Emotional Walls and Personal Stories; or, why Awkward Queues Might Spark your Eureka Moment

We live in a world of communicative hypocrisy: we strive to be connected, but have to keep certain walls up when we interact with most of society. In our world, it’s understandable: we all move so fast, and interact with more strangers than we care to admit on a daily basis. You want to make sure that you separate the wheat from the chaff.

I’ll argue today, that you might want to let your walls down. Just a bit, for the right occasions.

When? I’m not even sure.

For who? You have to keep your eyes open for that.

But why? You have so much to offer, and the world has more to offer than you’d expect.

Earlier this winter break, I caught myself rushing through security at Dulles airport recently, and by chance, I found out my flight home had been delayed, so much so that my connecting flight would be missed. I was already confused; I hadn’t flown out of Dulles for a couple of years, and it already got lost in the terminals. Needless to say, I wasn’t in the best of moods. To find out more information, I went to the gate, and found almost every passenger in line, looking to reschedule their flights.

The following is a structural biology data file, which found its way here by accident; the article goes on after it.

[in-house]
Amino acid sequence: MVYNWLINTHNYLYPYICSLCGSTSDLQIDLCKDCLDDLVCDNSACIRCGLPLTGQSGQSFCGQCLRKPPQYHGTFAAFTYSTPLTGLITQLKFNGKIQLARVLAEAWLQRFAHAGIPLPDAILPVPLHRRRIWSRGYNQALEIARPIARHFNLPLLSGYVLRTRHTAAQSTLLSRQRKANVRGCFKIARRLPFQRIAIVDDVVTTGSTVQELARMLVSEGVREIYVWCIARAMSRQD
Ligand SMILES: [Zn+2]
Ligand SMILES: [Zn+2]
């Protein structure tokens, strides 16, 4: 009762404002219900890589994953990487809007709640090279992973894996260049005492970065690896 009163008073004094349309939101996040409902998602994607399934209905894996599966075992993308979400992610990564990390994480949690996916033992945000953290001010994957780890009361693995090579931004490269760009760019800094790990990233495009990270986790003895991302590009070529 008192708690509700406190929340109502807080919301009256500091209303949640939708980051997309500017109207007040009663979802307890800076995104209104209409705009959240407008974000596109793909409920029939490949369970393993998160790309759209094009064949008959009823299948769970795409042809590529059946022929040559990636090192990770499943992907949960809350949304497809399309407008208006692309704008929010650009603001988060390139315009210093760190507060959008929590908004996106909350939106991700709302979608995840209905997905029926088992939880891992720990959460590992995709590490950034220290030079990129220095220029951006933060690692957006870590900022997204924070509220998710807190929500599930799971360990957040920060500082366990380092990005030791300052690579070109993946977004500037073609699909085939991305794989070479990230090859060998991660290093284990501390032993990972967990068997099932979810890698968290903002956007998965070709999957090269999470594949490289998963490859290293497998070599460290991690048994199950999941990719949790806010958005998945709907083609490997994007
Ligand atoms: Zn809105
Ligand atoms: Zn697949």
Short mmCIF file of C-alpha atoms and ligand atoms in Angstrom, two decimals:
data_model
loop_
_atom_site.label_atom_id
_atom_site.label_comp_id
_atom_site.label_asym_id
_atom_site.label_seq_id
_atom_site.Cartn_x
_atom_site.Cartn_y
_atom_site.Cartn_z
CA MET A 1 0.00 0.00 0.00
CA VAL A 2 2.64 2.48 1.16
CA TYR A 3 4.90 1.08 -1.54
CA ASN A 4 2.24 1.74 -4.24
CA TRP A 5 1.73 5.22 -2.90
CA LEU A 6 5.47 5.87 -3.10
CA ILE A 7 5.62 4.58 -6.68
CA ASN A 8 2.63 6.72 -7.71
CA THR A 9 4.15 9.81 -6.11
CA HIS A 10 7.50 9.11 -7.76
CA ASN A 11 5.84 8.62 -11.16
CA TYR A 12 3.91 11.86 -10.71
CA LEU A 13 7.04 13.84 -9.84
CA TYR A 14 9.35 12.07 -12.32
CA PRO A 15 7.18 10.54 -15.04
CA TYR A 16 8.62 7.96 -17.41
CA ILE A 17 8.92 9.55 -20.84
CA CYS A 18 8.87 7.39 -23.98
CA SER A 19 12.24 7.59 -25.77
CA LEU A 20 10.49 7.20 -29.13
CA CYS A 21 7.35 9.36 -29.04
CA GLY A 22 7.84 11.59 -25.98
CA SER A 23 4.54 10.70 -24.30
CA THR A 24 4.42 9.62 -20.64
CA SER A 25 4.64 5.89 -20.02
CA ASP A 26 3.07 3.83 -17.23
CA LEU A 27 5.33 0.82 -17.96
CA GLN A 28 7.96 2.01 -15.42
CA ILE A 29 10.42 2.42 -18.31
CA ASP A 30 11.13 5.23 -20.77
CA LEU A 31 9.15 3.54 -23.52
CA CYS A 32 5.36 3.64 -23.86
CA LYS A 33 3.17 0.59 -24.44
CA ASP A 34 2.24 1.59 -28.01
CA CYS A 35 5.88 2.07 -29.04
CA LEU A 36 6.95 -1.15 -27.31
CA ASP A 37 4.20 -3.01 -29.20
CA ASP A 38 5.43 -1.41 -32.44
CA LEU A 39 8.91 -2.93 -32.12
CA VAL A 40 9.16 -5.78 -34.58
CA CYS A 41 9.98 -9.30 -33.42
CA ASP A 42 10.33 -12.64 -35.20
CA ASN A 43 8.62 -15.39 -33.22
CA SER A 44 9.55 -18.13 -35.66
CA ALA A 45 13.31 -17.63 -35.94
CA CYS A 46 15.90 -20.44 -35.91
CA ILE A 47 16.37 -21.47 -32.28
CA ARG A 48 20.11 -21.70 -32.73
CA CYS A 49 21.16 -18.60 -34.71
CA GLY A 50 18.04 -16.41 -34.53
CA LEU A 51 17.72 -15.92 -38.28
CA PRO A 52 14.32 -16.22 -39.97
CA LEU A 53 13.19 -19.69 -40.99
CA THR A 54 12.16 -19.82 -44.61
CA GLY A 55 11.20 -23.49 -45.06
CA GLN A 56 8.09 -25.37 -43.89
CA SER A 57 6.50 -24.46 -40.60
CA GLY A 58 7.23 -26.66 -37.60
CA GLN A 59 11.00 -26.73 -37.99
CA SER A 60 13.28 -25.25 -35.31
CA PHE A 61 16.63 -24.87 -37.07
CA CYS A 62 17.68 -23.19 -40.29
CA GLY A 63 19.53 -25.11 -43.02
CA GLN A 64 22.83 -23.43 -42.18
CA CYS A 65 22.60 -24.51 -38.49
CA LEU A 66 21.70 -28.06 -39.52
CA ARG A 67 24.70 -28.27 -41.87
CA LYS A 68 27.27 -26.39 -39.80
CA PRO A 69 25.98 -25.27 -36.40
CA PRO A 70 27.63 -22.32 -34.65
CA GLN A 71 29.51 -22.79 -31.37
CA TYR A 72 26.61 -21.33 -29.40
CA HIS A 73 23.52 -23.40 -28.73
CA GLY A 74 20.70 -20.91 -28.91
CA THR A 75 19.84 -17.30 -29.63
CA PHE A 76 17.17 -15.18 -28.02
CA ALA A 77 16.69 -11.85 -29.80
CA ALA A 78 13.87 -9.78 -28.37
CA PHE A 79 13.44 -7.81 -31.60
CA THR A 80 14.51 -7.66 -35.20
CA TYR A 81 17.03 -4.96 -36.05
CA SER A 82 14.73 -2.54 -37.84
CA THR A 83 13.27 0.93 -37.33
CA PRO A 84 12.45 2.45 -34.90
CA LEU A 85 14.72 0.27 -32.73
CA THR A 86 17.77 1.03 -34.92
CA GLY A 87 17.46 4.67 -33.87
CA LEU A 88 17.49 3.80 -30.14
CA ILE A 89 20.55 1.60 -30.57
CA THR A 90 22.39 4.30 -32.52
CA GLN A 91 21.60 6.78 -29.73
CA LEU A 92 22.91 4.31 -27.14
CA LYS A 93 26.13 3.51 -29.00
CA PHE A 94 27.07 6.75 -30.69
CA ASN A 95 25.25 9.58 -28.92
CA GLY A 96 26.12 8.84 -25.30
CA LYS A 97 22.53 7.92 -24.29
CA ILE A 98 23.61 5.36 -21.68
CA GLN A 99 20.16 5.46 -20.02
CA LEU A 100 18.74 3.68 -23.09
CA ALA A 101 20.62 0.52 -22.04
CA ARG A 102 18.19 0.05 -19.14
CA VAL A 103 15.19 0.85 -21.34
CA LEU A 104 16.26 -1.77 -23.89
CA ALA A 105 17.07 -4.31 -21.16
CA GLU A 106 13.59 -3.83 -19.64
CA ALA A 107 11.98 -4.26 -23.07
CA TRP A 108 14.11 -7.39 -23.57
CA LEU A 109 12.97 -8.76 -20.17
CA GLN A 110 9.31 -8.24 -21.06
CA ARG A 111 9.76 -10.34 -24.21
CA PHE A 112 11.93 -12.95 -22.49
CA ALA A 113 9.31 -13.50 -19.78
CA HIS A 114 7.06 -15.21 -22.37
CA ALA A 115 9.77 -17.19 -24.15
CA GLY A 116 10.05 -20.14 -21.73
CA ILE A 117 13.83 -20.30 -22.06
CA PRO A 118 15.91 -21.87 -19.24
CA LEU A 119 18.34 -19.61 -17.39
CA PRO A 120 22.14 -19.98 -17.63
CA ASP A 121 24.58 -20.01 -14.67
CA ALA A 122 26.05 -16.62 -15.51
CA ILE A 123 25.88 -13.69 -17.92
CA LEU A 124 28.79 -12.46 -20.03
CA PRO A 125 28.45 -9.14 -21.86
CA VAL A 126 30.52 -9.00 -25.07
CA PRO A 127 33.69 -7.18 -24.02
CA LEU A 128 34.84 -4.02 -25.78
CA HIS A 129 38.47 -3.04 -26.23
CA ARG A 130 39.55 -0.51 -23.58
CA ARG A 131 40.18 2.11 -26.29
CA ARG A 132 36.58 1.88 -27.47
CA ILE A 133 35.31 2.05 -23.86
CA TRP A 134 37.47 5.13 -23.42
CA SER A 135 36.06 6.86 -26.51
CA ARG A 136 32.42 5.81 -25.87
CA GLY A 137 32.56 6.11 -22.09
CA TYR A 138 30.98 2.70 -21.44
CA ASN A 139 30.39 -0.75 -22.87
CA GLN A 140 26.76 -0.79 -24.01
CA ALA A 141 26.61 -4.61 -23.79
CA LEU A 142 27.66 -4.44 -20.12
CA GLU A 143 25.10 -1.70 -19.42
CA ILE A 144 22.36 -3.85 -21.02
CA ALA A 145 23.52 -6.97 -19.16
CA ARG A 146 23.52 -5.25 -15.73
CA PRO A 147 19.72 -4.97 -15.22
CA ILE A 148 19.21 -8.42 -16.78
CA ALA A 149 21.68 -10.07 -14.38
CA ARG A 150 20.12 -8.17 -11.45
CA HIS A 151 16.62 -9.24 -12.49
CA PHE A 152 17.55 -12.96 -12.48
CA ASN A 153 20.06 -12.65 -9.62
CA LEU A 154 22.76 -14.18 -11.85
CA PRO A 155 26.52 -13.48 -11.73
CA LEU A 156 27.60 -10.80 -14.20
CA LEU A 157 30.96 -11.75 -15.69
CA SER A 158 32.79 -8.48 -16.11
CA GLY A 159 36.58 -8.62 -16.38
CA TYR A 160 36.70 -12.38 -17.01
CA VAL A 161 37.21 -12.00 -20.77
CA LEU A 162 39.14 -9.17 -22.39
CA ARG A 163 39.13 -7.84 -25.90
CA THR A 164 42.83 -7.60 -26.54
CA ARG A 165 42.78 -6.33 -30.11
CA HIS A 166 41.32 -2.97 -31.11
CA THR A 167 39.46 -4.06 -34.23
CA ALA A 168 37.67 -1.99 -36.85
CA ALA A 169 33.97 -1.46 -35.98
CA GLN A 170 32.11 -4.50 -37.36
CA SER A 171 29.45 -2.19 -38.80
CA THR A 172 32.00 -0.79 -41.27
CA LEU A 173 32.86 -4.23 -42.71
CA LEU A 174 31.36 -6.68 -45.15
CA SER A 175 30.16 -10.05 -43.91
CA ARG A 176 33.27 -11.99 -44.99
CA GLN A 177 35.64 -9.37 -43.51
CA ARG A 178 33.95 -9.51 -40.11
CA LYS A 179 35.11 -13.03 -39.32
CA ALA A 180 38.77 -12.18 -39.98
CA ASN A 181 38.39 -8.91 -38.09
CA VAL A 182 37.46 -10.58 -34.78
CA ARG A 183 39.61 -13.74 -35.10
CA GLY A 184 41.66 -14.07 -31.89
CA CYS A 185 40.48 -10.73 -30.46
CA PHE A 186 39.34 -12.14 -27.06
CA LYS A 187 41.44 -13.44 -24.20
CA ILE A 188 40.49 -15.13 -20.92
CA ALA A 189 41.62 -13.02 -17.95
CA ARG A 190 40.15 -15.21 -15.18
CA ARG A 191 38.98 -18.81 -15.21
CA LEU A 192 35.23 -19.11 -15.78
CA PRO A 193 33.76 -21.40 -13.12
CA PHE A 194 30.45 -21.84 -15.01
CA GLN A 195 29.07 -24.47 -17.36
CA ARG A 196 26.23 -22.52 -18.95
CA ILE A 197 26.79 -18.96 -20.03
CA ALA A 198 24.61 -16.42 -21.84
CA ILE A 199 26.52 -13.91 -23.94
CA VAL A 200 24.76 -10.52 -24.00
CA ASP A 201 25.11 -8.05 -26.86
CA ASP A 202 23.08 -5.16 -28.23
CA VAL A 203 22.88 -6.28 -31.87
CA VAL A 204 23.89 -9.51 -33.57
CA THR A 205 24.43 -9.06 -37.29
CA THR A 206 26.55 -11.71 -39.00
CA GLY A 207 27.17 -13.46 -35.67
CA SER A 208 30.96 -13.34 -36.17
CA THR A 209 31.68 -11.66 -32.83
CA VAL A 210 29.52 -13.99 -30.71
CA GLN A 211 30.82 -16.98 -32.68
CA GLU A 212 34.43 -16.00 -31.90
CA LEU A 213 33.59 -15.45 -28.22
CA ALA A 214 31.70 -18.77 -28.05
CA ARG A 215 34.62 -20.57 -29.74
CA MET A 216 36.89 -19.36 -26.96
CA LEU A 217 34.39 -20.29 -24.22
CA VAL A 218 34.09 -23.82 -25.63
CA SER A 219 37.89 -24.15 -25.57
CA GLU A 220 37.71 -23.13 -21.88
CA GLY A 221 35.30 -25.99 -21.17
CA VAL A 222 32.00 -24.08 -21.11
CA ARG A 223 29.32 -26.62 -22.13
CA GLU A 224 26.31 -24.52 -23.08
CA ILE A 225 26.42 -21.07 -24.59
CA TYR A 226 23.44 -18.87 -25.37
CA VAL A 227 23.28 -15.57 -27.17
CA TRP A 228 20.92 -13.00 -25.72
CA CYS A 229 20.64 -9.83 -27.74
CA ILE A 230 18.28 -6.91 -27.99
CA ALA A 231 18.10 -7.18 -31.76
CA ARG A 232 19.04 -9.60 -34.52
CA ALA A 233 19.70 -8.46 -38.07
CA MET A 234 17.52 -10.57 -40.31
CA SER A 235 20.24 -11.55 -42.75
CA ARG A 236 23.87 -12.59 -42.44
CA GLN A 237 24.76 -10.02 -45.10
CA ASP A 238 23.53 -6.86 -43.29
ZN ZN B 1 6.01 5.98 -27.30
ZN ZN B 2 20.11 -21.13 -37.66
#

Now, these lines are an interesting social experiment. An airplance requires complete strangers to share an equally awkward space together for hours at a time, but delays highten the experience for everyone. Such a waiting line gives us a collective enemy: the airline. We’re stuck in a type of limbo; we want to express contempt with our bad situation, but don’t want to let our walls down for these unfamiliar people.

I found a young brother next to me, who shows up as distraught as I was about the flight. His story is already worse: he told me he just flew from Abu Dhabi. He seemed even more interesting, when I heard him on the phone with relatives: he spoke Arabic with one set of relatives, and Japanese in another. But, I heard his accent, and it was decidedly American. I find out his family has moved around like an Army Brat, and he just started his first semester at Georgia Tech. He talked a bit about his high school in Abu Dhabi, and how it had a graduating class of eighty, two student of which were sons of billionaires. Racially diverse, but economically alike; an interesting dynamic. I passed my business card his way, and we eventually parted.

He noticed my blog, and I checked out his as well. Now, I noticed something amazing when I checked out his blog. It seemed like he was unsure about what to write, or if anyone wanted to listen to his viewpoint.

Mind you, I was more than a bit speechless at this finding. This young kid probably has more stamps in his passport than a novice UN Ambassador, and he was wondering what makes his opinions any more unique than the people around him.